Earth Hour Live

Tonight, millions of people are joining together, and turning off their lights to help make a difference and raise awareness about the issue of global warming. See how the world is taking part, with these live news feeds and images from participating cities. Don't forget to share your Earth Hour moments too. Remember - turn off your lights!

Monday, March 17, 2008

Queenslanders sign up to 'switch off'

As the countdown to Earth Hour begins, Queenslanders are rushing to sign up to switch off.

Nearly 300 Queensland businesses and more than 2,000 people so far have pledged to turn off their lights for an hour in support of the WWF-led event on March 29.

At 8pm Brisbane and South East Queensland will join other world cities in the mass power switch-off to raise awareness about climate change and demonstrate support for greater energy efficiency and conservation.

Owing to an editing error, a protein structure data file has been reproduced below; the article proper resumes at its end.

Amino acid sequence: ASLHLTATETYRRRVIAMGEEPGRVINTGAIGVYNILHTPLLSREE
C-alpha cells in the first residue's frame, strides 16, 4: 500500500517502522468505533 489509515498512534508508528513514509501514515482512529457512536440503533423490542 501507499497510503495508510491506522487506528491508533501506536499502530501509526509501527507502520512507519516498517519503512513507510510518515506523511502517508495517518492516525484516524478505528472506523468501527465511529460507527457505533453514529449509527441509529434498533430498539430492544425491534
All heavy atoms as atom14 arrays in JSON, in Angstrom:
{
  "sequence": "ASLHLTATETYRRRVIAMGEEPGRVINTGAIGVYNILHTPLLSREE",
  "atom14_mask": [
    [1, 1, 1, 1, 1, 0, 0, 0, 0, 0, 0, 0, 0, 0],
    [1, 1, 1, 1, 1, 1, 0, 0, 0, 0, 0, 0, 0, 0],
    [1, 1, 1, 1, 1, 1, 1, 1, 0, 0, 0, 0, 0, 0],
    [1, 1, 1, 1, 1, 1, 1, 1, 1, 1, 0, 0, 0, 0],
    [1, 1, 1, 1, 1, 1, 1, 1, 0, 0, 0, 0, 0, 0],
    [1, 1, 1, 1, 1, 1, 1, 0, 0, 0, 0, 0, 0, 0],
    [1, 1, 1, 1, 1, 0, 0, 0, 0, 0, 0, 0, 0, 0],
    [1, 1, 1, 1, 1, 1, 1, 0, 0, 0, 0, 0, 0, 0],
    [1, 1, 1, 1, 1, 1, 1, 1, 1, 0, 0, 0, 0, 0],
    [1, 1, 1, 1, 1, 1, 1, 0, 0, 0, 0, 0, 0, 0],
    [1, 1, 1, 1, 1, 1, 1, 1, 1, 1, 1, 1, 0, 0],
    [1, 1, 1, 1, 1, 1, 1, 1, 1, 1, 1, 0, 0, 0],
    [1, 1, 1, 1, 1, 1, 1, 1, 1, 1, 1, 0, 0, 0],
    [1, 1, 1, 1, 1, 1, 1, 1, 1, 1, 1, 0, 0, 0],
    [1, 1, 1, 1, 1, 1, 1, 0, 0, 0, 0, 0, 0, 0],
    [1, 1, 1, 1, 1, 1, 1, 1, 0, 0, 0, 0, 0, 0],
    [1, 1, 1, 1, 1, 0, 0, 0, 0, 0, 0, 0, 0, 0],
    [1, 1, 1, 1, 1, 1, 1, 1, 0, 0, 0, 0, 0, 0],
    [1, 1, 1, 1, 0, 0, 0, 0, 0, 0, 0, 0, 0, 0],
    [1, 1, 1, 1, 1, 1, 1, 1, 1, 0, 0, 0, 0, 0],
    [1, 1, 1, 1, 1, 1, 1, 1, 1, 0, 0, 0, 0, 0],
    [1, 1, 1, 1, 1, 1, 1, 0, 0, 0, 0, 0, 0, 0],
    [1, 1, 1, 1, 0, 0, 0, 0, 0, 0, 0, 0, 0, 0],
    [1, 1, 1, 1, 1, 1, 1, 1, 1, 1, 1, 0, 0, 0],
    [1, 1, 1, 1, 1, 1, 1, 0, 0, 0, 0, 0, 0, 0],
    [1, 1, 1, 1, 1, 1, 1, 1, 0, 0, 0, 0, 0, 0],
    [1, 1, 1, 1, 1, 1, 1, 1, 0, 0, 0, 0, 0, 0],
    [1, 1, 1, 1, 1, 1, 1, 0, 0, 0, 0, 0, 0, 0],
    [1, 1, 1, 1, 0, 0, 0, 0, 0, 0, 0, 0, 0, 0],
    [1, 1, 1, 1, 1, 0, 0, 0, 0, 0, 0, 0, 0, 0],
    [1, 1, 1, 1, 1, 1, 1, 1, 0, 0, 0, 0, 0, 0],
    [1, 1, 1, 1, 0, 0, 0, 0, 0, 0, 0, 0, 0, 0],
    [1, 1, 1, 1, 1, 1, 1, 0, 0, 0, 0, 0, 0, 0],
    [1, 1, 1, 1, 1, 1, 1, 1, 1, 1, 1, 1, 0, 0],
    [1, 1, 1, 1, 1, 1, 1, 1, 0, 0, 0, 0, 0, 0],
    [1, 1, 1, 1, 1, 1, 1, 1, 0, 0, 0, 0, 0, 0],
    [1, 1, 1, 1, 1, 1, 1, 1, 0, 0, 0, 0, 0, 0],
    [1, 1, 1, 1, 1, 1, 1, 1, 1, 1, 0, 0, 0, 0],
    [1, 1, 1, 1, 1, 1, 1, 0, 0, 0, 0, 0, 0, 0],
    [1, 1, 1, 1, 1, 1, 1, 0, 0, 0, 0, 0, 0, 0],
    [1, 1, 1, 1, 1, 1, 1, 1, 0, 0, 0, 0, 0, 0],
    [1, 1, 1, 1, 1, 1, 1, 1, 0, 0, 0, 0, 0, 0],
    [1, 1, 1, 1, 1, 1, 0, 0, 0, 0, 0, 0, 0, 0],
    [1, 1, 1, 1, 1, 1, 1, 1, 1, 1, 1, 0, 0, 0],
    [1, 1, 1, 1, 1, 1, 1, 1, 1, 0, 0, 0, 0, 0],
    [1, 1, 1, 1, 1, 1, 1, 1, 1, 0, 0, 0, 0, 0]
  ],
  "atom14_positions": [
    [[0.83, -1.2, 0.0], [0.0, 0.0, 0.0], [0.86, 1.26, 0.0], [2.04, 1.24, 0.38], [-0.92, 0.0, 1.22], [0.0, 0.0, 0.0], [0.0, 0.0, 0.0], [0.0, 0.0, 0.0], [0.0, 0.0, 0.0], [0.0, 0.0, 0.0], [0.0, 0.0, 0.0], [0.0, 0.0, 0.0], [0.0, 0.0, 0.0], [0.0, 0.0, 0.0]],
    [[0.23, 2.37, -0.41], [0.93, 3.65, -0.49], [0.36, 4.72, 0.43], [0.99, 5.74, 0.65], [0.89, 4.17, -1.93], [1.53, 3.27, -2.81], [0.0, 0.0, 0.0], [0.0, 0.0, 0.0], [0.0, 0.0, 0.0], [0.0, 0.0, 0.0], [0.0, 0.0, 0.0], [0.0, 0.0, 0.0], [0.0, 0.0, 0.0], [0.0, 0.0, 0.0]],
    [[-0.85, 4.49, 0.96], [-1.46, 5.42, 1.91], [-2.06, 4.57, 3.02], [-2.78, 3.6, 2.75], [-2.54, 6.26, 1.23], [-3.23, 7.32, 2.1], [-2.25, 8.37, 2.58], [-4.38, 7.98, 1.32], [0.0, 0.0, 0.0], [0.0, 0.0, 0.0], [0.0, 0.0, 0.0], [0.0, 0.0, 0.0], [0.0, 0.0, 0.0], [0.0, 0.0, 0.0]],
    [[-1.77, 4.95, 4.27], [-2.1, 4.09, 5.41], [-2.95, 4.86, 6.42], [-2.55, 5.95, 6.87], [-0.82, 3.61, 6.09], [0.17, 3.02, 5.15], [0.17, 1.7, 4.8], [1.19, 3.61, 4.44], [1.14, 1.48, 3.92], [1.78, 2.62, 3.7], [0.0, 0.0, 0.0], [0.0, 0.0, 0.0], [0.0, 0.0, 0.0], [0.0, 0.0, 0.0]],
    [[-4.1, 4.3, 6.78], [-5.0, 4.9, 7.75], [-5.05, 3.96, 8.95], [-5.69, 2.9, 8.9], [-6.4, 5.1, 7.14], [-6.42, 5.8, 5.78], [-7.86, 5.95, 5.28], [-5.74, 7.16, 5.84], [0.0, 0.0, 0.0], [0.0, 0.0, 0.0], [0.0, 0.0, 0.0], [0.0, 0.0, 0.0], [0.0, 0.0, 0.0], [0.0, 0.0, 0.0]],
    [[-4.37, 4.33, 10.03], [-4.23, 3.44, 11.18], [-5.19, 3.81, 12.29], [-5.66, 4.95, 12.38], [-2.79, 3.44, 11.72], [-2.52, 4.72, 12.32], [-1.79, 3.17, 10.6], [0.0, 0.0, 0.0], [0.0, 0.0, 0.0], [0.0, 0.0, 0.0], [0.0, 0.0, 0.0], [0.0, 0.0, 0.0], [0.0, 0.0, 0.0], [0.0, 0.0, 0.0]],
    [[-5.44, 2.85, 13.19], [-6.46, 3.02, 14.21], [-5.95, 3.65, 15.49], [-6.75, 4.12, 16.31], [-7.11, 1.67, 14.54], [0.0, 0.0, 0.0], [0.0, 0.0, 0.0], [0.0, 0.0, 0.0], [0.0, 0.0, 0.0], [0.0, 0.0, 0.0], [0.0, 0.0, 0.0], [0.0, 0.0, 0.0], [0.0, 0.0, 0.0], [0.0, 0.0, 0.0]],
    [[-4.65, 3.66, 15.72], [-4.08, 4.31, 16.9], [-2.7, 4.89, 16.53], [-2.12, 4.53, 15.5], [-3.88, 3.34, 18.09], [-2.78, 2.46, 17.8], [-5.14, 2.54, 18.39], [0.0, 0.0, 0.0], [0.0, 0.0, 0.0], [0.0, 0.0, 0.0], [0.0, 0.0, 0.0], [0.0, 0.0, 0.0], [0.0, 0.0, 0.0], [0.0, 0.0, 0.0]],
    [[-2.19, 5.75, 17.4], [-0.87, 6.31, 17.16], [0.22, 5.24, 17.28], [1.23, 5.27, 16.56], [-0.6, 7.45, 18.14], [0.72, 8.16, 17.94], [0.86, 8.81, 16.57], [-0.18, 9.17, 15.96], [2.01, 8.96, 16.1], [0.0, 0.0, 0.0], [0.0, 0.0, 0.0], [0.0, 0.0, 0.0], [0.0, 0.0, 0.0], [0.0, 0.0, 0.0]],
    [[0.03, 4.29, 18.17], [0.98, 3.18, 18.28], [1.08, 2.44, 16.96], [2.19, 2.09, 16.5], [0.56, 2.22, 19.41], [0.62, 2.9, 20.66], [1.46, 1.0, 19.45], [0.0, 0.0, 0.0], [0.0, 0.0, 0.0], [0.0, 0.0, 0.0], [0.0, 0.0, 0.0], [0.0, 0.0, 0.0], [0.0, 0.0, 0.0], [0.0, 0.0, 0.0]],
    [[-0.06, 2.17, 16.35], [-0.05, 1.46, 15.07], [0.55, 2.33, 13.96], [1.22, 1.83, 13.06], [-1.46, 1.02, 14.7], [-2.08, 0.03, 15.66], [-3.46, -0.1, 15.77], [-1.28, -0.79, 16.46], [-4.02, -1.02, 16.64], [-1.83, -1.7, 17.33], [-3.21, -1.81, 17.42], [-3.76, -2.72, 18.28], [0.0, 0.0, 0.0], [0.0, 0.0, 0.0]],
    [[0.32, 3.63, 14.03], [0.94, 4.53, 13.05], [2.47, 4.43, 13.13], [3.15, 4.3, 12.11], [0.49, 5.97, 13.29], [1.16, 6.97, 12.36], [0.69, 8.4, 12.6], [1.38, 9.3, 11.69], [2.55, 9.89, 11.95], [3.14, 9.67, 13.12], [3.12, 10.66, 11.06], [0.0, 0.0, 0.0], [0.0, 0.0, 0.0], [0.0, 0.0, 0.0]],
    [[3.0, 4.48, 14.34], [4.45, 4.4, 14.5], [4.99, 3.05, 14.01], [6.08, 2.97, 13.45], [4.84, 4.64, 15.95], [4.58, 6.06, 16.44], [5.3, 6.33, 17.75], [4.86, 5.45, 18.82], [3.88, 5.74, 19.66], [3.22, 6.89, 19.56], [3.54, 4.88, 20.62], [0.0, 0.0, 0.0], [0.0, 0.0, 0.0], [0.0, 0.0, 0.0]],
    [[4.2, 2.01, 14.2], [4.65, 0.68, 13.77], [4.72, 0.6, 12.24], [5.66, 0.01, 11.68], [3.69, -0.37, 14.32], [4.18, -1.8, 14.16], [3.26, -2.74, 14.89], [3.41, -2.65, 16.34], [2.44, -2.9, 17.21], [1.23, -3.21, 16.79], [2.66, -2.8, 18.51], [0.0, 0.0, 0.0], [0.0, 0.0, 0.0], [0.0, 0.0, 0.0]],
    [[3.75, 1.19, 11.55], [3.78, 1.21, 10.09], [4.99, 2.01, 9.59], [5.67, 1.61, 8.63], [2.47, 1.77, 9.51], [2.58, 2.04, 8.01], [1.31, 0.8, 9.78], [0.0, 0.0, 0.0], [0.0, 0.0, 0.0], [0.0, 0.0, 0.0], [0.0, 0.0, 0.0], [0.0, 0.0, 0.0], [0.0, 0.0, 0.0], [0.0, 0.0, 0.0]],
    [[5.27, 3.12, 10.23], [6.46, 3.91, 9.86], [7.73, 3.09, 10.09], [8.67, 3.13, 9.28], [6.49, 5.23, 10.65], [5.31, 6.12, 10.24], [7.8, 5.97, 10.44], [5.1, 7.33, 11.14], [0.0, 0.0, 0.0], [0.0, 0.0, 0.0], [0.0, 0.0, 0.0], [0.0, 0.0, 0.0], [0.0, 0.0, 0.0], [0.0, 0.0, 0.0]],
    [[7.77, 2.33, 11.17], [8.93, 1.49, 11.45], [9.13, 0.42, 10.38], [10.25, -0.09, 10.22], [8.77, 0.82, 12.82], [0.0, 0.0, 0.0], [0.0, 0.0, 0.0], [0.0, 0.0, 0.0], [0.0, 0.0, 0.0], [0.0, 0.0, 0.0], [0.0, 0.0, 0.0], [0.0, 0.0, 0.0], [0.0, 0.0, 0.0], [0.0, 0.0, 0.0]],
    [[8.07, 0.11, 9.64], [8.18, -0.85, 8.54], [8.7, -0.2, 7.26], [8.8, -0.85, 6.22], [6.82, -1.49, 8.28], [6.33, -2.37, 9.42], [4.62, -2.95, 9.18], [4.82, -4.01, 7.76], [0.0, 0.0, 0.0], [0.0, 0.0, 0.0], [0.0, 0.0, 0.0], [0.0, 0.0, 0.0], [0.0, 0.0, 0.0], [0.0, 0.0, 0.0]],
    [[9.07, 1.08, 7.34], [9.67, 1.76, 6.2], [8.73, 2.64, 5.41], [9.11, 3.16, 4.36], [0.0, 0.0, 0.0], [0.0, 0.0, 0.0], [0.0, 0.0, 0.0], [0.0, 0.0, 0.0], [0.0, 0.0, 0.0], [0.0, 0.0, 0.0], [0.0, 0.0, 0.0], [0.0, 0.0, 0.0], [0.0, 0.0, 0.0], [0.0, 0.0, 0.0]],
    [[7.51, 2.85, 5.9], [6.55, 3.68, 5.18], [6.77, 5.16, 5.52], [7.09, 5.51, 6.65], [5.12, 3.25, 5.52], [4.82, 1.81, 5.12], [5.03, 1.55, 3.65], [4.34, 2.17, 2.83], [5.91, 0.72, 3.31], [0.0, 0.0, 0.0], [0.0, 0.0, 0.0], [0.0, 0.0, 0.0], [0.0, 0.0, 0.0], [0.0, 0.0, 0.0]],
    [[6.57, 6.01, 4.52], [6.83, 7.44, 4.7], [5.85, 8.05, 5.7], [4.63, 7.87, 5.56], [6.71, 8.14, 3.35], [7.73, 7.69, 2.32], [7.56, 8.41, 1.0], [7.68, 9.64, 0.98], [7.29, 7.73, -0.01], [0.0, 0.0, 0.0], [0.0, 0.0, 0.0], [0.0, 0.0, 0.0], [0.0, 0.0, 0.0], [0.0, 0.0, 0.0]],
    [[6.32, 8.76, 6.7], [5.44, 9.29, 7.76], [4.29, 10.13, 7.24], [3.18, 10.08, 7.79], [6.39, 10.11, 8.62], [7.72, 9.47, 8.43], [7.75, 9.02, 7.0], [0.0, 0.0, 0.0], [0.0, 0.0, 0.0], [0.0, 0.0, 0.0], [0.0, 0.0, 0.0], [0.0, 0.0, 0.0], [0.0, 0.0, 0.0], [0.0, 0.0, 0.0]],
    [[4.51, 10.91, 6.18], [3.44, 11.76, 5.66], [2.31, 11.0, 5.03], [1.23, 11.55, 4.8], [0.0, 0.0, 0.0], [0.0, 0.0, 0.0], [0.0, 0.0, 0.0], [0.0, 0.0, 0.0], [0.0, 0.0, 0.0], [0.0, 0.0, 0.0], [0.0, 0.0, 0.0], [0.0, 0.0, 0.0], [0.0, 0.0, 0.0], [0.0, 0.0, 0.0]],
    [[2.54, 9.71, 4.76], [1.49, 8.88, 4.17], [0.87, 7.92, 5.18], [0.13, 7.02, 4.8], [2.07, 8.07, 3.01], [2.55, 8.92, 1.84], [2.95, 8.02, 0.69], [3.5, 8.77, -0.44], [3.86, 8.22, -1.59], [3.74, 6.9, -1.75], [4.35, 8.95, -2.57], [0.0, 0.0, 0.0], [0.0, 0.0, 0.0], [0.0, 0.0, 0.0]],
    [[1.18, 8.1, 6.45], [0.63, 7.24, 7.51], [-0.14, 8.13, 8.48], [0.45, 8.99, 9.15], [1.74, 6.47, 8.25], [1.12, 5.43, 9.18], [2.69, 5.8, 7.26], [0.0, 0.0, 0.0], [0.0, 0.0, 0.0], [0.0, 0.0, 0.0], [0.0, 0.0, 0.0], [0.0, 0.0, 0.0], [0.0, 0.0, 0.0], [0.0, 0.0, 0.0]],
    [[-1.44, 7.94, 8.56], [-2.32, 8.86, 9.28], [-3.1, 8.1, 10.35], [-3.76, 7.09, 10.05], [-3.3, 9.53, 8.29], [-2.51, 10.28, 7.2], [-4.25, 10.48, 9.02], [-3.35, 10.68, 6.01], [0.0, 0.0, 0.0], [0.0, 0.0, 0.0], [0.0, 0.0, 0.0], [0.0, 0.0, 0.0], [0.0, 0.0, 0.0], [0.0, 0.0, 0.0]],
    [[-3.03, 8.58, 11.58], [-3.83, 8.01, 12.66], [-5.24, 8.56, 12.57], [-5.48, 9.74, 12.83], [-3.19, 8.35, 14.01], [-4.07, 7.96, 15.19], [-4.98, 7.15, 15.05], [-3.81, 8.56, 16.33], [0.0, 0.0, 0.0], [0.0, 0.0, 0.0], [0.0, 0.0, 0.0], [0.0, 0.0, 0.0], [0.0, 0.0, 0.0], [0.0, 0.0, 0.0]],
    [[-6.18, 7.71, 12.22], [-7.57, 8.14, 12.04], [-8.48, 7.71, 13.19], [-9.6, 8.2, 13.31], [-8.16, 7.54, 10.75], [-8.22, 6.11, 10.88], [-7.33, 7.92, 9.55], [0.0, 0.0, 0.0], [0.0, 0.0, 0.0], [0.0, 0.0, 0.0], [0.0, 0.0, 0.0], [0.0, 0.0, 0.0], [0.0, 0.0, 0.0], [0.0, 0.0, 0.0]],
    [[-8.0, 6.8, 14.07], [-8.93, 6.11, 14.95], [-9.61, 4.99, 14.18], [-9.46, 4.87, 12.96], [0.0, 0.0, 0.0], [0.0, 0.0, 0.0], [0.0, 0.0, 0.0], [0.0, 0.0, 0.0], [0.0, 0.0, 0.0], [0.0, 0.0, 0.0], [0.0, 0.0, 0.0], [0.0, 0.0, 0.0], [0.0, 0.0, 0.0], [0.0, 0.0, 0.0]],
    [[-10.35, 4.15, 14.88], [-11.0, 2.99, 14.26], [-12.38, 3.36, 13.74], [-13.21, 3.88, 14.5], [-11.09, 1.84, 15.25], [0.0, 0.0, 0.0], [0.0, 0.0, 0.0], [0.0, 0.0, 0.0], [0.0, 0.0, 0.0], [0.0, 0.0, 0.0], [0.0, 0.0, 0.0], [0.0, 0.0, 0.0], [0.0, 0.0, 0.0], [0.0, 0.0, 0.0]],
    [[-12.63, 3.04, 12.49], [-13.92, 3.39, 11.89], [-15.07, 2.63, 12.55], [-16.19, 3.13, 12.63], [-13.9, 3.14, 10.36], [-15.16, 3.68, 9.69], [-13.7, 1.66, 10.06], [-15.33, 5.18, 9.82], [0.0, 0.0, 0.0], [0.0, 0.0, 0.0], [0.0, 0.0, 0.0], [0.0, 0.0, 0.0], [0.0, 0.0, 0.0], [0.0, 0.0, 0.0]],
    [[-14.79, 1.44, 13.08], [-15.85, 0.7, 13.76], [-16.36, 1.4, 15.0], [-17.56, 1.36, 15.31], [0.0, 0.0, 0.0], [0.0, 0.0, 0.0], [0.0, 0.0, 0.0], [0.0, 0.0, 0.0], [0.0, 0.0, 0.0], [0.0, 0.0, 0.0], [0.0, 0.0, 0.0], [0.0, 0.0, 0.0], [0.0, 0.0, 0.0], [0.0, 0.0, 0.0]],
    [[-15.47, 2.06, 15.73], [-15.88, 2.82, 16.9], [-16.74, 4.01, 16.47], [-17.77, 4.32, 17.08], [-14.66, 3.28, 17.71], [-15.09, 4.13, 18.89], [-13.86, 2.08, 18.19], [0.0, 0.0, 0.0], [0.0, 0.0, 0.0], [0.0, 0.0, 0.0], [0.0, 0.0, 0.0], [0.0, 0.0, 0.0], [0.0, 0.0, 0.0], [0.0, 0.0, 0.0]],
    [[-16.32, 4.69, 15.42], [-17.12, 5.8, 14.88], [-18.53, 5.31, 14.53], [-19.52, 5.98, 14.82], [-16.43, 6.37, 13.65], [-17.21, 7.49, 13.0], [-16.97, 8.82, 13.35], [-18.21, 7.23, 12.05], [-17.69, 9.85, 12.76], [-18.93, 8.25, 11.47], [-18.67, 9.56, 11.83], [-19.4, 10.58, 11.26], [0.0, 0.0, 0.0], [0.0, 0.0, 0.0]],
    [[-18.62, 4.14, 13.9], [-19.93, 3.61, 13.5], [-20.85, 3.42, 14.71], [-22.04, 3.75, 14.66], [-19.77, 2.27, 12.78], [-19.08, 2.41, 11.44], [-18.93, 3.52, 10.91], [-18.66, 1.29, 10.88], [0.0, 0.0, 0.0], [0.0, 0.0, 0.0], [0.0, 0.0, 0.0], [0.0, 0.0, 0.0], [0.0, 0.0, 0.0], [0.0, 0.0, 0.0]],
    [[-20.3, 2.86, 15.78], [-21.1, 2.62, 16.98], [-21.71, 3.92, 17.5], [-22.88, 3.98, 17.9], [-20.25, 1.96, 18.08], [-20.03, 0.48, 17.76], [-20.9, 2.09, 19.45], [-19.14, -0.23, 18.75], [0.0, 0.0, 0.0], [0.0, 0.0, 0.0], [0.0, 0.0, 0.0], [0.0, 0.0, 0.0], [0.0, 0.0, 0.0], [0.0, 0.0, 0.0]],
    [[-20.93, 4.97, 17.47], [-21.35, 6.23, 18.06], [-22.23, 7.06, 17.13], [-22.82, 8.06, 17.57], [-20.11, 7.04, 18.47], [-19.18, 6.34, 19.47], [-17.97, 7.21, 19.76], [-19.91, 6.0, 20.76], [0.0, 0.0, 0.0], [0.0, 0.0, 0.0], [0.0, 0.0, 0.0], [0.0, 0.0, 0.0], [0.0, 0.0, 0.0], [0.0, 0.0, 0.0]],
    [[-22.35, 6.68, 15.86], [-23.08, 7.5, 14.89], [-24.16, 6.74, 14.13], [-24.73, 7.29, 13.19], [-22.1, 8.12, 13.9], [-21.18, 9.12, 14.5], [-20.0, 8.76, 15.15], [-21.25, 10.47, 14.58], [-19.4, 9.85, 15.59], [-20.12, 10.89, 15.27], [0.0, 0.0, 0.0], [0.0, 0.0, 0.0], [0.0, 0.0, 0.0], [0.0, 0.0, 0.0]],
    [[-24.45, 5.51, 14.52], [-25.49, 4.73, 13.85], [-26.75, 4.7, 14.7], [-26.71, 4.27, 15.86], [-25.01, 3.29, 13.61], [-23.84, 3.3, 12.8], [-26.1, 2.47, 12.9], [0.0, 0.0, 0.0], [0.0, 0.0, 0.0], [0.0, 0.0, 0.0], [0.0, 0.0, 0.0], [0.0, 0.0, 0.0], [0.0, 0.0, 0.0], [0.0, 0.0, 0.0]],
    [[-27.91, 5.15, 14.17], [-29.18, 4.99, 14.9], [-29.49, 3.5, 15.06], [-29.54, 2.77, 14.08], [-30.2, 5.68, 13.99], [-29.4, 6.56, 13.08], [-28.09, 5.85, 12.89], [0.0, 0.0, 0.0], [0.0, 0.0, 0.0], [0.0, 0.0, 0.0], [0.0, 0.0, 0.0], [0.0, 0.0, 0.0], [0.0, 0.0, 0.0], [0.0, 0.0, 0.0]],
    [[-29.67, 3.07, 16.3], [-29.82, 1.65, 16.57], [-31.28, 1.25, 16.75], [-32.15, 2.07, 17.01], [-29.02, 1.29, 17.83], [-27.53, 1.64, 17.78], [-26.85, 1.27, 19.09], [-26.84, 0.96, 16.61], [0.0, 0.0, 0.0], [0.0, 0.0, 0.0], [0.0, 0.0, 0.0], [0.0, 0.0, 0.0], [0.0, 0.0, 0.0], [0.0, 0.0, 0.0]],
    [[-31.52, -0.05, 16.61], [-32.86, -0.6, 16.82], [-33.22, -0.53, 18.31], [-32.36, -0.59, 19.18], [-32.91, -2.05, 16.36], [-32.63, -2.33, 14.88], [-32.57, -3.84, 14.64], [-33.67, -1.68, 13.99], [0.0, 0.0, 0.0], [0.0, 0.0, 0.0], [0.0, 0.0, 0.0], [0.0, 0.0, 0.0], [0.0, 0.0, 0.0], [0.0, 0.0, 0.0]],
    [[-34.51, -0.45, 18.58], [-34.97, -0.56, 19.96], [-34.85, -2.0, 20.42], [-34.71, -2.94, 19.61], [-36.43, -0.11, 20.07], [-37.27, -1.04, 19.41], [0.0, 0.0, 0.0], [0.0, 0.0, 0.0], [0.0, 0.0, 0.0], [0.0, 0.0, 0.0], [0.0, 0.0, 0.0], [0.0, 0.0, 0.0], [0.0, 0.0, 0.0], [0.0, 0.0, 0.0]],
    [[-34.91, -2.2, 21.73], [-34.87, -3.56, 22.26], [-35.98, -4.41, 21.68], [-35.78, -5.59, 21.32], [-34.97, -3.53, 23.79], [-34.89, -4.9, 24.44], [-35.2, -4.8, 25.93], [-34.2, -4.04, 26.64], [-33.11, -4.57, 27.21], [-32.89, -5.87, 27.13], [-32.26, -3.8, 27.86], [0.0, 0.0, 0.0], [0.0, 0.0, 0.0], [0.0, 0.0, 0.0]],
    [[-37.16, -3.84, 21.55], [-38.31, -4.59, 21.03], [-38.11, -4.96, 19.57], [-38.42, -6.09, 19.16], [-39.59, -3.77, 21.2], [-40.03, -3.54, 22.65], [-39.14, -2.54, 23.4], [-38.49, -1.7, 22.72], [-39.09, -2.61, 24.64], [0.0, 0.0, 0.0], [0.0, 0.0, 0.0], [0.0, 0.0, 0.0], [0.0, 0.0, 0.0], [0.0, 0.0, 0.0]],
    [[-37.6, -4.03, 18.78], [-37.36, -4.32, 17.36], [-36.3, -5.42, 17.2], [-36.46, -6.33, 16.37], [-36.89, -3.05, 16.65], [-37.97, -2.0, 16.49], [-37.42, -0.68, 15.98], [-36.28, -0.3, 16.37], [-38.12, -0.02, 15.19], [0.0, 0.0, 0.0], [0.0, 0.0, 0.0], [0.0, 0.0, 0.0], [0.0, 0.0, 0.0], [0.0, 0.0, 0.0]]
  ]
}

WWF Queensland Policy Manager Kellie Caught said she was excited by the prospect of so many businesses and individuals pledging their support for the night.

She said the jump in support coincided with Australia's involvement in the Kyoto Protocol coming into force.

“We are seeing a sustainability revolution taking place with companies both large and small beginning to address climate change, and show leadership in dealing with this critical challenge,” Ms Caught said.

Corporate Australia is showing breakthrough commitment to Earth Hour, with more than three quarters of the top 100 ASX listed companies agreeing to switch off their lights and more companies set to join the movement before the March 29 deadline.

WWF CEO Greg Bourne said Earth Hour’s strength relied on individuals taking action.

“The support of each individual within every business in Australia and the combined difference they will make as part of a huge environmental movement is critical," Mr Bourne said.

Earth Hour is just the first step in educating staff about the easy and cost effective ways of embracing green policies in the workplace.

If Australia’s commercial sector turned off lights when buildings were not in use and combined this action with other energy efficient technologies they could reduce lighting emissions by up to 70 per cent, saving around 10 million tonnes of greenhouse gas emissions annually.

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